Classical Mythology/Charter myths
Often myths are not used to explain phenomena but rather to justify social norms and institutions. Scholars owe this insight to the Polish anthropologist Bronisław Malinowski, who studied Pacific islanders in the early 20th century. Malinowski realized that myths tended to advance the agendas of the story-tellers and of the people in power. For example, many Greek myths took their form in Bronze Age Greece up into Archaic Greece, a time when many Greek cities were ruled by kings. Not surprisingly, the myths can be read as promoting the custom of kingship.
Similarly, Greek myths and all literature of the time was produced and consumed by the elite: wealthy, free, Greek, men. Their stories about women, such as Medea and Clytemnestra, portray them as dangerous monsters in need of control. In addition, Greek gods and heroes often have to conquer a strong female monster in order to gain status and power. Apollo defeats the female dragon Delphyne at Delphi; Oedipus defeats the Sphinx; Heracles, Theseus, and Achilles defeat Amazons as well as other female opponents; and Odysseus defeats Circe, Scylla, and the Sirens.
A charter myth definition of a myth would be:
For a charter myth theorist, myths have to express the desires and prejudices of the ruling class. They will not feed storytellers who tell unflattering stories about them. They will not pass on stories that question their authority. The myths that survive for generations reinforce the social values that favor the storytelling and ruling classes.
Today, plenty of people tell stories to promote their agendas about how society should function. For example, a justification for the way American capitalism works might take the form of the Horatio Alger myth and promote the story of people who started big businesses in garages, such as Bill Gates. Similarly, people interested in tort reform or consumer protection promote competing versions of the McDonald's coffee case, in which a woman was severely burned by hot coffee. Charter myth theory offers a productive explanation of the types of stories that are viral and spread across people's Facebook feeds. The stories are framed to promote a particular agenda about society.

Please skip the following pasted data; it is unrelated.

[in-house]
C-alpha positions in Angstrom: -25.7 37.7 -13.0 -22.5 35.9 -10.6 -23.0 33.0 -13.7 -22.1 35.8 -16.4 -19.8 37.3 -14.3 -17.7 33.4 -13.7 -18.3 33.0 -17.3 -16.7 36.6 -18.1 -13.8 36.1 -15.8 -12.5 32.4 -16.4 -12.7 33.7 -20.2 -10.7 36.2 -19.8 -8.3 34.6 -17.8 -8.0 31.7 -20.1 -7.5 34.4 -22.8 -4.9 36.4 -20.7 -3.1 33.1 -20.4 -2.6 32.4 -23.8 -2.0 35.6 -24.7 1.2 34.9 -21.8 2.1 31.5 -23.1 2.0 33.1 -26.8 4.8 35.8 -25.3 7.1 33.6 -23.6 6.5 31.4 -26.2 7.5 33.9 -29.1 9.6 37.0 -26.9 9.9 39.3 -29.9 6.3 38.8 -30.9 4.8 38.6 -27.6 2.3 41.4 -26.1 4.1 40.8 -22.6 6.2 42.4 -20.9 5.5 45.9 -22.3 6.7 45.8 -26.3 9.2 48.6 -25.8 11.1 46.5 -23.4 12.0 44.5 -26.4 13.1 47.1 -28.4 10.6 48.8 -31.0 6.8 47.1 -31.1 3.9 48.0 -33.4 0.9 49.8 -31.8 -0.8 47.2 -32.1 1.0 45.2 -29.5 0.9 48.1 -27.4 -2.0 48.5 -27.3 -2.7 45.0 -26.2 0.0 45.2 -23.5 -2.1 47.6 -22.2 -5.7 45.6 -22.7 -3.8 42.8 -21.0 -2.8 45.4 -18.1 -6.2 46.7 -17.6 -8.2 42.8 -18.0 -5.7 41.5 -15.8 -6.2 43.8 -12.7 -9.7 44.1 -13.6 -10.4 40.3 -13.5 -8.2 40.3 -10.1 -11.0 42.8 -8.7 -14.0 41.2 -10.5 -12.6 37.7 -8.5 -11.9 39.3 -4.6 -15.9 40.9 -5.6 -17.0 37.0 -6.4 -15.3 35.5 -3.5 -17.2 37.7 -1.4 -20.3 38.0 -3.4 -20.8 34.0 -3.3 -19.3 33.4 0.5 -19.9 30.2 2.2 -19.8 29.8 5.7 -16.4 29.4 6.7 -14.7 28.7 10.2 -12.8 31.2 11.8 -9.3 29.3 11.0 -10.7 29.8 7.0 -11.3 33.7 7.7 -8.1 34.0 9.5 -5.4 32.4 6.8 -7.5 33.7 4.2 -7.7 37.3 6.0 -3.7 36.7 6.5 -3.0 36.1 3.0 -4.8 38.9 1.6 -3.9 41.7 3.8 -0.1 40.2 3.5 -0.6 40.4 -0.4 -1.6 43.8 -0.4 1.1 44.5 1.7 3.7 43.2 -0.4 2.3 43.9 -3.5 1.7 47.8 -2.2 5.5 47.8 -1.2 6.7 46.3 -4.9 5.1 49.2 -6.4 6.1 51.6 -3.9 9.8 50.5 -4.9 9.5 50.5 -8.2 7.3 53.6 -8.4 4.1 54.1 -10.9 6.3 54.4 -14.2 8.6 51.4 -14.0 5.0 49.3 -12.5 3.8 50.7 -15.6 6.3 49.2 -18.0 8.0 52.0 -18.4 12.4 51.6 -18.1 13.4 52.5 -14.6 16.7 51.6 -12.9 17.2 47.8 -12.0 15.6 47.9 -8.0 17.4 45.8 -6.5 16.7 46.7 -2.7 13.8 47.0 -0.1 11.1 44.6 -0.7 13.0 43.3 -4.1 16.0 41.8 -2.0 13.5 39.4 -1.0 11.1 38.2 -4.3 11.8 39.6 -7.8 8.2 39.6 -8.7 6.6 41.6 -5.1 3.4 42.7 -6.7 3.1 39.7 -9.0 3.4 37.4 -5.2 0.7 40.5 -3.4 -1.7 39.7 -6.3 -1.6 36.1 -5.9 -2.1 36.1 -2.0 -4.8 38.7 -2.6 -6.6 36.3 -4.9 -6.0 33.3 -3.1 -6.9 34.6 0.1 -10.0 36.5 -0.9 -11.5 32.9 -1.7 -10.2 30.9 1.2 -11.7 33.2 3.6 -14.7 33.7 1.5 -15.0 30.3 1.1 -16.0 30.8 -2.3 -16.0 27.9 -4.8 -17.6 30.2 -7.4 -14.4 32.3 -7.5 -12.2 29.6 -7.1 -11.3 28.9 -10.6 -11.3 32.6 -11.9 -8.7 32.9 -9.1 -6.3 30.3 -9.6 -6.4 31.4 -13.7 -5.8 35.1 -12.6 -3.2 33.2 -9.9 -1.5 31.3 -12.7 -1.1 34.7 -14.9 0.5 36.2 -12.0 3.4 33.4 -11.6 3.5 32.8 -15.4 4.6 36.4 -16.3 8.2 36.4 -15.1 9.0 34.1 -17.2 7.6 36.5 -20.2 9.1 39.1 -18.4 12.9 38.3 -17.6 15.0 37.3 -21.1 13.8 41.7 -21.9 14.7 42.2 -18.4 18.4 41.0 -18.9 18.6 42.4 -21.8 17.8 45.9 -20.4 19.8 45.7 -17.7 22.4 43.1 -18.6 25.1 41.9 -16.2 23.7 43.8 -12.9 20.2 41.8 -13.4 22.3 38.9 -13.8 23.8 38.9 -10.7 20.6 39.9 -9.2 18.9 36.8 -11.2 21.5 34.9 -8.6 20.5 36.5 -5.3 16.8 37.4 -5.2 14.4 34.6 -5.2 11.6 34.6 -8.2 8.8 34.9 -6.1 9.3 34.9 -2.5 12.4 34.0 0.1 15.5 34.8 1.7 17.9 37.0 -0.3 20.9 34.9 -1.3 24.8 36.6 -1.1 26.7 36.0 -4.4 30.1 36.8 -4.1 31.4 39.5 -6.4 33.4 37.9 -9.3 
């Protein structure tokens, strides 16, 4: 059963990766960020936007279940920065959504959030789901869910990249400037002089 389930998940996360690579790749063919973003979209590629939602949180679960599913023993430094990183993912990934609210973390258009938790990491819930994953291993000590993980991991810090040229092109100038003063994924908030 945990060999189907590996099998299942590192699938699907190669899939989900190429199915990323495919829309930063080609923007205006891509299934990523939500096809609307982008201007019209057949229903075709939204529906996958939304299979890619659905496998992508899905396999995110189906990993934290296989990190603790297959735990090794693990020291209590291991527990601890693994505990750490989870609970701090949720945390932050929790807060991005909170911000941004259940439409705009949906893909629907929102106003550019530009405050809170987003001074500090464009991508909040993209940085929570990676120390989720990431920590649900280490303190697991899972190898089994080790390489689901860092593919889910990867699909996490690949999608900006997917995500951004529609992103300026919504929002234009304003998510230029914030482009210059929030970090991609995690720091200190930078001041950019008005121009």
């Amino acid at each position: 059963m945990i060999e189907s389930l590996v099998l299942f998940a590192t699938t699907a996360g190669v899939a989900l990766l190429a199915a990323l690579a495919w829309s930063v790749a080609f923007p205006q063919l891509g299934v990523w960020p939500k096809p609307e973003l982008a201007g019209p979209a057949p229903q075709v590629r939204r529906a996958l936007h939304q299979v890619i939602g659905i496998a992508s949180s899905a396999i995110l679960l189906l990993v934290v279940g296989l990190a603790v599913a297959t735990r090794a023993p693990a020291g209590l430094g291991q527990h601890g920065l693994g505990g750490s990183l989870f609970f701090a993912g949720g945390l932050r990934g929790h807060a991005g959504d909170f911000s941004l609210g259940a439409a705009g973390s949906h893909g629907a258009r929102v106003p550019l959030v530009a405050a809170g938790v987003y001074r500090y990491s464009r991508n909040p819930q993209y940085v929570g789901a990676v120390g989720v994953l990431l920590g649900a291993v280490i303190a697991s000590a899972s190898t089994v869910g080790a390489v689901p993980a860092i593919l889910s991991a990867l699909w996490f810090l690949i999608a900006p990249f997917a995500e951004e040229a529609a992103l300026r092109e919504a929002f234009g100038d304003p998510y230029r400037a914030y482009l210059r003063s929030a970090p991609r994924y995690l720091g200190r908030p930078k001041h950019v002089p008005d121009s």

It is important to distinguish charter myth interpretations from etiological interpretations. An etiology explains universal features not determined by culture. For example, an etiological myth might explain why humans do not have tails. However, a myth that explains or justifies human behavior or values would not be an etiology and be more properly interpreted as a charter myth. For example Aristophanes's story in Plato's Symposium offering an origin story for heterosexual and homosexual humans might be considered an etiology for naturally occurring sexual preferences, but Aristophanes throws in value judgments about the best people being homosexual, so it may be considered a charter myth. In general stories tend to have value judgments, as any editor of Wikipedia or Wikiversity knows.
Another term for this theory is functionalism, since this theory draws attention to the function that a story or myth serves within a society.
Theories of Myth Interpretation[edit | edit source]